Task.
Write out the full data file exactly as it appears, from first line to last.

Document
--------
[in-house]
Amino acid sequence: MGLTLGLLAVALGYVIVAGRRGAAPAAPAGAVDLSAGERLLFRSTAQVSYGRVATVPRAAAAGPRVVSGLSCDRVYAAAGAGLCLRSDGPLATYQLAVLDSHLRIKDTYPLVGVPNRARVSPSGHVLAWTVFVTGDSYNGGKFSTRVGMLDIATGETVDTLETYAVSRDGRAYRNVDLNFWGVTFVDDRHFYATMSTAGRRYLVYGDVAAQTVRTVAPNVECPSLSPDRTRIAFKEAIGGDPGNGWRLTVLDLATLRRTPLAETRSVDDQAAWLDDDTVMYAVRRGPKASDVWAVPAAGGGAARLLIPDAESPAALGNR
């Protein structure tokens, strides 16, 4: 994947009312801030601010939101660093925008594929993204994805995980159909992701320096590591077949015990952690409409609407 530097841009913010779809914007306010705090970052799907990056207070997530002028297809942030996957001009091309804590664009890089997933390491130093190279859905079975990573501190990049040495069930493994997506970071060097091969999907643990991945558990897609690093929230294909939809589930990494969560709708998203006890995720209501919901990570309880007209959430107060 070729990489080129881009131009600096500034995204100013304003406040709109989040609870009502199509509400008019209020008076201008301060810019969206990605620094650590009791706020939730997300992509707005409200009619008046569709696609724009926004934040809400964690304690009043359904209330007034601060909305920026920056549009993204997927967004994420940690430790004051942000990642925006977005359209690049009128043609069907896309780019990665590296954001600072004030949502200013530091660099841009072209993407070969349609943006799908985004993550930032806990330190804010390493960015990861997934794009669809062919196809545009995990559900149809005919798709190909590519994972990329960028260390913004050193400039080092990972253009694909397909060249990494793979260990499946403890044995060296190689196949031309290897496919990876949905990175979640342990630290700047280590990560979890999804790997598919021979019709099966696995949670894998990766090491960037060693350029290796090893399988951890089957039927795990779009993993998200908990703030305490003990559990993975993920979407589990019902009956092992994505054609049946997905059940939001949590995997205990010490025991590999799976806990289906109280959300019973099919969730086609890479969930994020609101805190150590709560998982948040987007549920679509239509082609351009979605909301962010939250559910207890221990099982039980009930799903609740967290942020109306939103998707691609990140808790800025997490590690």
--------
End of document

[in-house]
Amino acid sequence: MGLTLGLLAVALGYVIVAGRRGAAPAAPAGAVDLSAGERLLFRSTAQVSYGRVATVPRAAAAGPRVVSGLSCDRVYAAAGAGLCLRSDGPLATYQLAVLDSHLRIKDTYPLVGVPNRARVSPSGHVLAWTVFVTGDSYNGGKFSTRVGMLDIATGETVDTLETYAVSRDGRAYRNVDLNFWGVTFVDDRHFYATMSTAGRRYLVYGDVAAQTVRTVAPNVECPSLSPDRTRIAFKEAIGGDPGNGWRLTVLDLATLRRTPLAETRSVDDQAAWLDDDTVMYAVRRGPKASDVWAVPAAGGGAARLLIPDAESPAALGNR
């Protein structure tokens, strides 16, 4: 994947009312801030601010939101660093925008594929993204994805995980159909992701320096590591077949015990952690409409609407 530097841009913010779809914007306010705090970052799907990056207070997530002028297809942030996957001009091309804590664009890089997933390491130093190279859905079975990573501190990049040495069930493994997506970071060097091969999907643990991945558990897609690093929230294909939809589930990494969560709708998203006890995720209501919901990570309880007209959430107060 070729990489080129881009131009600096500034995204100013304003406040709109989040609870009502199509509400008019209020008076201008301060810019969206990605620094650590009791706020939730997300992509707005409200009619008046569709696609724009926004934040809400964690304690009043359904209330007034601060909305920026920056549009993204997927967004994420940690430790004051942000990642925006977005359209690049009128043609069907896309780019990665590296954001600072004030949502200013530091660099841009072209993407070969349609943006799908985004993550930032806990330190804010390493960015990861997934794009669809062919196809545009995990559900149809005919798709190909590519994972990329960028260390913004050193400039080092990972253009694909397909060249990494793979260990499946403890044995060296190689196949031309290897496919990876949905990175979640342990630290700047280590990560979890999804790997598919021979019709099966696995949670894998990766090491960037060693350029290796090893399988951890089957039927795990779009993993998200908990703030305490003990559990993975993920979407589990019902009956092992994505054609049946997905059940939001949590995997205990010490025991590999799976806990289906109280959300019973099919969730086609890479969930994020609101805190150590709560998982948040987007549920679509239509082609351009979605909301962010939250559910207890221990099982039980009930799903609740967290942020109306939103998707691609990140808790800025997490590690």